by Katie Lumsden
You are on the tube when you see him, at the start of the long journey home.
It is eight o’clock on a Friday evening and he is sitting directly opposite you. His hair is receding and there are faint lines around his eyes, and yes, he looks heavier about the waist – but otherwise he is so nearly the same that it jolts you. His eyes, cast down at his book, have that same heavy blueness, his hair the same dark waves, his nose the same slope. His lips are the same lips you once pressed to yours, some fifteen years ago.
He looks well – that is your first thought. You would take him for early- to mid-thirties, not approaching forty as he must be now. He is still attractive, sitting up straight, looking down at the book in his hands. He holds it cautiously, intently, almost tenderly. It is Dostoevsky, The Brothers Karamazov – a book you read once at university, chiefly so that you would sound clever when you said you’d read it. Only, you never do tell anyone you’ve read it because you can never remember how to pronounce it. His copy is a paperback penguin classic. The spine is not creased. He looks intelligent, sat poised with the book in his hands, oblivious to the commuters around him.
You, meanwhile, have cheap plastic headphones pushed into your ears, and are listening to music, because you can’t concentrate on books these days. More specifically you are listening to Ed Sheeran. You are singing along in your head, because you know all the words, although if someone were to ask you who your favourite artist is you would lie and say The Smiths.
This is not how you would like to be seen, not by someone who you haven’t crossed paths with in so long. You are dressed in old jeans and your hair is tied in a loose bun above your head. You are tired, and you are sweating inside in your winter coat. It is not as busy as in rush hour, but people are still standing, dressed up for Friday nights out, young girls in heels and men in jackets and shined shoes. It is busy enough to be hot, to slowly boil you in your clothes.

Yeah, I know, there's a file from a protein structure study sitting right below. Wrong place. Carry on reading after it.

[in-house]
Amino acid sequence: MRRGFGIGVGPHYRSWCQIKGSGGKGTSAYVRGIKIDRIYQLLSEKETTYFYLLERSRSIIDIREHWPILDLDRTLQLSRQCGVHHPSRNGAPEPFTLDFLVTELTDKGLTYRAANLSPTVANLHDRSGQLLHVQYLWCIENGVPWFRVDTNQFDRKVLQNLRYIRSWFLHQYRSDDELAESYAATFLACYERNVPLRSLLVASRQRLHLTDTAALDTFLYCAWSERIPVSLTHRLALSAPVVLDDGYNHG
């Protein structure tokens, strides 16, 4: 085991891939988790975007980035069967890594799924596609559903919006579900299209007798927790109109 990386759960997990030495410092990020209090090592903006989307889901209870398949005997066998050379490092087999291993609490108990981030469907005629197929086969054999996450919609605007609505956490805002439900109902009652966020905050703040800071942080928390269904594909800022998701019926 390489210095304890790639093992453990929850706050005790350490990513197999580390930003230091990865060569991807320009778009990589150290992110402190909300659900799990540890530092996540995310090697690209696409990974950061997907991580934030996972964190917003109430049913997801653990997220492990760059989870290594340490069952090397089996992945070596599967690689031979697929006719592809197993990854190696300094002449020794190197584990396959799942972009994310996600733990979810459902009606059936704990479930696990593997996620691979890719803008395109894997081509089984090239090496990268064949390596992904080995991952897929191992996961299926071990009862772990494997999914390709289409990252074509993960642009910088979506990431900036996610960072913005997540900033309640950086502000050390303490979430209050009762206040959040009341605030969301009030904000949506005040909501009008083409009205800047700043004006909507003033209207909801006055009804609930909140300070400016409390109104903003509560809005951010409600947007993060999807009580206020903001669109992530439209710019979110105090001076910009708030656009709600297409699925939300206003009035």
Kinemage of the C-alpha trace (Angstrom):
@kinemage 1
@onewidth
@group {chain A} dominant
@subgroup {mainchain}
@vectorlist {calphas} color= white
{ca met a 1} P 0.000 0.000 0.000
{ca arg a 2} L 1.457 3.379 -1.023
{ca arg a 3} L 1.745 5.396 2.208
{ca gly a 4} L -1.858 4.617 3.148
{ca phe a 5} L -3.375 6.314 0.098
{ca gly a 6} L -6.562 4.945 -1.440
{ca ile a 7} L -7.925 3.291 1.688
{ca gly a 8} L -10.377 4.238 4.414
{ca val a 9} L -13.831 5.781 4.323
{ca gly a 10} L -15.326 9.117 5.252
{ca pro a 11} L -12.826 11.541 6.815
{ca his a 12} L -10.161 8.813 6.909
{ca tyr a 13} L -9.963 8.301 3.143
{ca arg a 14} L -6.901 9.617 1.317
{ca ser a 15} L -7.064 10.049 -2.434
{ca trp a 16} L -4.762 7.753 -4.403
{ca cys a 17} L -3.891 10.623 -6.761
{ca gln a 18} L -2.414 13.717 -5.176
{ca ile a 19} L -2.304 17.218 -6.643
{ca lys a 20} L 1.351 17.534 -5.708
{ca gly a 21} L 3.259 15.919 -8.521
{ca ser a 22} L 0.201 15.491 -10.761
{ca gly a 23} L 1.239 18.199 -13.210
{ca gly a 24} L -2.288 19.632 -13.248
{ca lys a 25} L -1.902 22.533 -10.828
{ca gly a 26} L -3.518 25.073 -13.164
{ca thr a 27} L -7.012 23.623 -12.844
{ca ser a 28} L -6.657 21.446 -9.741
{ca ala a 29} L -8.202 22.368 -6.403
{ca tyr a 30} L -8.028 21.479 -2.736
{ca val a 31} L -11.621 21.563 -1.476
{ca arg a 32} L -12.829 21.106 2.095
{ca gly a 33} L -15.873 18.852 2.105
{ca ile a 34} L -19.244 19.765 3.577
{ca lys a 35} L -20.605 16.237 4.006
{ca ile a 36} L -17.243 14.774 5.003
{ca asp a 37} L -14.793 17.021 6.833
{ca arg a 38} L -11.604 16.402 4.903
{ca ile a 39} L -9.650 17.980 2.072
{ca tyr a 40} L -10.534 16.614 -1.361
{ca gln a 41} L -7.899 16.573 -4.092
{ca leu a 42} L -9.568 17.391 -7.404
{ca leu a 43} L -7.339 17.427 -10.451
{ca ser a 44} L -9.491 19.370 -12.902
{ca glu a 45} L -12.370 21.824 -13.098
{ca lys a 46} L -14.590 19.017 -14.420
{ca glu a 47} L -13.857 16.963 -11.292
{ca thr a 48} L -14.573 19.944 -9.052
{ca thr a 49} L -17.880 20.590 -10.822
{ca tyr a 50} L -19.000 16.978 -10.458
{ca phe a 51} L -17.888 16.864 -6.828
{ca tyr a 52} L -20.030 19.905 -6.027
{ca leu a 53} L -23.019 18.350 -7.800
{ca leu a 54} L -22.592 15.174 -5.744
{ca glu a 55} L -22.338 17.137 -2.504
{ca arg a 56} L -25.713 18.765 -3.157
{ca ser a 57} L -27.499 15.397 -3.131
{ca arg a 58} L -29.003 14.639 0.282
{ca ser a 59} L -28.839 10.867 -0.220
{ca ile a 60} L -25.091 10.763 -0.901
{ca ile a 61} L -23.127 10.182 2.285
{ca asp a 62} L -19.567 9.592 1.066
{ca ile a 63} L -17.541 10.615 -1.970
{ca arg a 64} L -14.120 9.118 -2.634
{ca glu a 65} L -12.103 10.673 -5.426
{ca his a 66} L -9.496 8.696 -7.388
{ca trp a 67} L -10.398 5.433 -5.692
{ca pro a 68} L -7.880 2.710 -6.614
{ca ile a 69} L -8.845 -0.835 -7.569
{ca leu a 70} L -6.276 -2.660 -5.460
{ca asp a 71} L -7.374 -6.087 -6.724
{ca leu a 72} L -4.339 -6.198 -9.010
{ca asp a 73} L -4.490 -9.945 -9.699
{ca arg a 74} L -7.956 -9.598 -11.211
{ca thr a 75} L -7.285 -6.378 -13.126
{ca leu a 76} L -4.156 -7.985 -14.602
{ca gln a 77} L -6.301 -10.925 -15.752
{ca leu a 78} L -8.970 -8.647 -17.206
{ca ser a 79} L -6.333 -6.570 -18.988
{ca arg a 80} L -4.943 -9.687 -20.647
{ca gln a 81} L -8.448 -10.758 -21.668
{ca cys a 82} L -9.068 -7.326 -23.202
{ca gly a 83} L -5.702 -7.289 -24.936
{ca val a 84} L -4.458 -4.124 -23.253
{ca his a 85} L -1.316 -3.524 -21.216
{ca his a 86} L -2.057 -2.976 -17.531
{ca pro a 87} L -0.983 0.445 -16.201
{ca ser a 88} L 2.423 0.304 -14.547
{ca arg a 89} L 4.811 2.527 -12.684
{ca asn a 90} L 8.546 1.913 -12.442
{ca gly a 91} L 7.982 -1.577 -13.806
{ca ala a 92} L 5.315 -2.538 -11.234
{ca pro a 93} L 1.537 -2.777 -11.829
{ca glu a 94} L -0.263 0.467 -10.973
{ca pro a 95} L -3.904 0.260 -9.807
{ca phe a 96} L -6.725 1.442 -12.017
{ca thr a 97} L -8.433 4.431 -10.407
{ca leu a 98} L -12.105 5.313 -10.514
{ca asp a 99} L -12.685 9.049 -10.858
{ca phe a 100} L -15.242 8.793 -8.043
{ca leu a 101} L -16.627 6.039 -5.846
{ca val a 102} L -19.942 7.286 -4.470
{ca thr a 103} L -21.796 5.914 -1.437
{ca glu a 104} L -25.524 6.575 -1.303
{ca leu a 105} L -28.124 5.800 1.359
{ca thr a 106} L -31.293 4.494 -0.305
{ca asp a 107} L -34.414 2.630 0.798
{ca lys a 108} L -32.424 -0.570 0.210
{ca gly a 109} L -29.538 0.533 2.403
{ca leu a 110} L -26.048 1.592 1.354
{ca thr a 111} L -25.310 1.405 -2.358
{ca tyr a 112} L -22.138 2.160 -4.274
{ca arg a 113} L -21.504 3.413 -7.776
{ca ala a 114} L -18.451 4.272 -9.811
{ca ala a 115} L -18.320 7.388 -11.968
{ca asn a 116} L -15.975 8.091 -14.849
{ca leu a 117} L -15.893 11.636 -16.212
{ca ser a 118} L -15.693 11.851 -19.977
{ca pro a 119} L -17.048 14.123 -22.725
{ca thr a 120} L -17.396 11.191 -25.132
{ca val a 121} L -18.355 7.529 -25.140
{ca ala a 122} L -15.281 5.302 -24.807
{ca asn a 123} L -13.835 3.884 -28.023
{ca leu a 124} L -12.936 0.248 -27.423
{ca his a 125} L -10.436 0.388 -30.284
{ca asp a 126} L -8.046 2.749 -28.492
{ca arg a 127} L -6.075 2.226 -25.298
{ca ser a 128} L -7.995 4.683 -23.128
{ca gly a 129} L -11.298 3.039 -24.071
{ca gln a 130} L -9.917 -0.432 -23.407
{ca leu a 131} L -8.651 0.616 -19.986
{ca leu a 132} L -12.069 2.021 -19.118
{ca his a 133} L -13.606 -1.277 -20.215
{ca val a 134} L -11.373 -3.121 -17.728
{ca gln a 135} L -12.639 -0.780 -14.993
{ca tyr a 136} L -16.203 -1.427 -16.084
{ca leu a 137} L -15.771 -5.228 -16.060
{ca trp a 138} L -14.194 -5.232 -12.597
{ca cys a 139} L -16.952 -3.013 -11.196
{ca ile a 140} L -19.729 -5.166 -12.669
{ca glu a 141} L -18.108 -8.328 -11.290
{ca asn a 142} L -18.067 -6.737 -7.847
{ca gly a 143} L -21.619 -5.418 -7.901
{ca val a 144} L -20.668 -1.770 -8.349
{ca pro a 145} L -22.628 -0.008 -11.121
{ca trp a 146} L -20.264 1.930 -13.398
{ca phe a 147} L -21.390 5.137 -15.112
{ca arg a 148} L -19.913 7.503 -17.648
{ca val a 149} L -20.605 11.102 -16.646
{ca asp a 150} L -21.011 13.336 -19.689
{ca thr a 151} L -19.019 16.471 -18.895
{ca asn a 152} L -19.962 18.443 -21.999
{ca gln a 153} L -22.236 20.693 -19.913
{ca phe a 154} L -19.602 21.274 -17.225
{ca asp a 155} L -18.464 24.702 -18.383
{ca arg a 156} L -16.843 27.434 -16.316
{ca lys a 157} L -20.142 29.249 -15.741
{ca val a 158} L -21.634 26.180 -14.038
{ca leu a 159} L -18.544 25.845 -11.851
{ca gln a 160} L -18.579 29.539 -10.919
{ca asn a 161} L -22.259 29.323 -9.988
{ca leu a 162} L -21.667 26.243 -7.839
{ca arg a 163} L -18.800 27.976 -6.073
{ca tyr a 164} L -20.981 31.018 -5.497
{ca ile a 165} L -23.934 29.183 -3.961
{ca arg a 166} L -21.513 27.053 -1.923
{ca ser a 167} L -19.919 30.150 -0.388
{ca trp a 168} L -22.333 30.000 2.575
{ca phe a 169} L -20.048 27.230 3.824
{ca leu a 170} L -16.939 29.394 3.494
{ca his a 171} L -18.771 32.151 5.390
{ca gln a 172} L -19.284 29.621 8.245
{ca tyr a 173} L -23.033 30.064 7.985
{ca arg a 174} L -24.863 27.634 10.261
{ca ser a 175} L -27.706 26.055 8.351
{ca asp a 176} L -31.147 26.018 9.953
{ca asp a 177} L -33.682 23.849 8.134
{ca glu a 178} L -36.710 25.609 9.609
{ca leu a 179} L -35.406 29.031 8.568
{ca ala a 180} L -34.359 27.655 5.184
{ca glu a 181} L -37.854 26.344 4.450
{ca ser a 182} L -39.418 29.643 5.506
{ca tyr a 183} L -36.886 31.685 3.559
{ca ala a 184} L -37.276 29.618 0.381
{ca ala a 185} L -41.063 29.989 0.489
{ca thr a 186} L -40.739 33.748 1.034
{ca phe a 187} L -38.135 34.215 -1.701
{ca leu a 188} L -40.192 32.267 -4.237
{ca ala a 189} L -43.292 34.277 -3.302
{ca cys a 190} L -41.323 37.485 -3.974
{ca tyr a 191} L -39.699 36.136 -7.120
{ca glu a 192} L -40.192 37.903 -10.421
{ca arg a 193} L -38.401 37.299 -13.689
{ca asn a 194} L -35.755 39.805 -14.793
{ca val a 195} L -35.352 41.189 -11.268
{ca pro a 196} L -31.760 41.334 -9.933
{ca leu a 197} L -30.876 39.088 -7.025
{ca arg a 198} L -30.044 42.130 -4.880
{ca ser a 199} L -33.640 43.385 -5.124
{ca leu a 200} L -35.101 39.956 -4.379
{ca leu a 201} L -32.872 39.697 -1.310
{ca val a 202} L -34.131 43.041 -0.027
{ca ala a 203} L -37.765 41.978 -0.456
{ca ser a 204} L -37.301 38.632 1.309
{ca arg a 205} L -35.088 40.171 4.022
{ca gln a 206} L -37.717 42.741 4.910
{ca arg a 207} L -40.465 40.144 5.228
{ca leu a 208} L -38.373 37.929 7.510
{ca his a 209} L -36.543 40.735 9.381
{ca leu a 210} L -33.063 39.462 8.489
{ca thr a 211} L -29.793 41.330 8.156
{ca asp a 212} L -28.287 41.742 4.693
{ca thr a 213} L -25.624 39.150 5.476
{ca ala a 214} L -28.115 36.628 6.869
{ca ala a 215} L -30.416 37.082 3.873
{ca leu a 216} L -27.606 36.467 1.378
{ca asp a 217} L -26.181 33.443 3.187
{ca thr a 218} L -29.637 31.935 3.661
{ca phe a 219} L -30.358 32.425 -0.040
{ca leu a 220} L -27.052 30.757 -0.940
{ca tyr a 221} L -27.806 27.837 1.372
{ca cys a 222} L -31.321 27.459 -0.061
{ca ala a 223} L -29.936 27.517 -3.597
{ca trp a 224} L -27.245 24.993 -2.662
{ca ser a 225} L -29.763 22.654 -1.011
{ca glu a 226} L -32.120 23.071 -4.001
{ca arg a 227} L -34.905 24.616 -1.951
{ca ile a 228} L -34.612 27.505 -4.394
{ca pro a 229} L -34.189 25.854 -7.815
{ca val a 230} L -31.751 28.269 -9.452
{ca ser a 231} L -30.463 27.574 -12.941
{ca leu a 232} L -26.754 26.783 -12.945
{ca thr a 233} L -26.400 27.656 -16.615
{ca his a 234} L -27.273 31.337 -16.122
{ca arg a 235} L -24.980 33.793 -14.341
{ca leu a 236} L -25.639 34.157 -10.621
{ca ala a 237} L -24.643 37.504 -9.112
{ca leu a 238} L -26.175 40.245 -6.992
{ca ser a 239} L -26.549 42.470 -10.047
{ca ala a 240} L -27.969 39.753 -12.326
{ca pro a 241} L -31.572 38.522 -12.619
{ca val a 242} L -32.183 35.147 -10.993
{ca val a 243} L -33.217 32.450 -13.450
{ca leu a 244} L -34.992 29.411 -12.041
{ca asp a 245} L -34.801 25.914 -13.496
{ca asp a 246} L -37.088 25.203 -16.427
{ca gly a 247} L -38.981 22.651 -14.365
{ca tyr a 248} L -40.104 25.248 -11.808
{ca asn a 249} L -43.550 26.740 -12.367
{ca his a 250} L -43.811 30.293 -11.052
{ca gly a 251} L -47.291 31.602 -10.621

Your rucksack is squashed between your feet and you are chewing gum. You chew gum frequently these day – sugar free stuff that loses its taste after a minute or two. You are half ashamed of chewing gum at your age. You never did as a teenager, even as a young woman, but now, edging closer to middle-age, you have taken it up. It is not an addiction so much as a support; you chew gum when you used to smoke cigarettes, when you are stressed, when you are worried, when your mind won’t stay stuck on one thing.
You are stressed now. A week staying with your sister and her family is enough to stress anybody, and anyway you do not like London and you are desperate, so thoroughly desperate to get back to Liverpool, to quieter trains, to familiar accents, to the sound of the Mersey, the taste of salt in your mouth.
In a few hours you will be home, but for now you are sitting on a tube, staring at the man sitting across from you.
He is not one of the ones you have dreamt of meeting. There are those who you dream of, those faces that stand out from the past, the great loves and passions, the missed opportunities. Paul, who ran up hills at night with you and shouted your name to the sky. Greg, who you were with the longest, who smelt of warm autumn nights, of cigarette smoke and home. Harry, whose glasses never sat straight on his face. Dylan, the American, with his too broad smile. And Erin too, that pretty girl who always wore silver hoop earrings, the girl you’d turned down because it had seemed so simple then, so black and white. I like men so I must only like men.
You imagine meeting them on the train, on the bus, in the supermarket, in the library. You imagine softly walking towards them – Paul, Greg, Erin, whoever – and they look up and you both smile and drift into conversation. The feelings of the past flicker into the present and something new begins.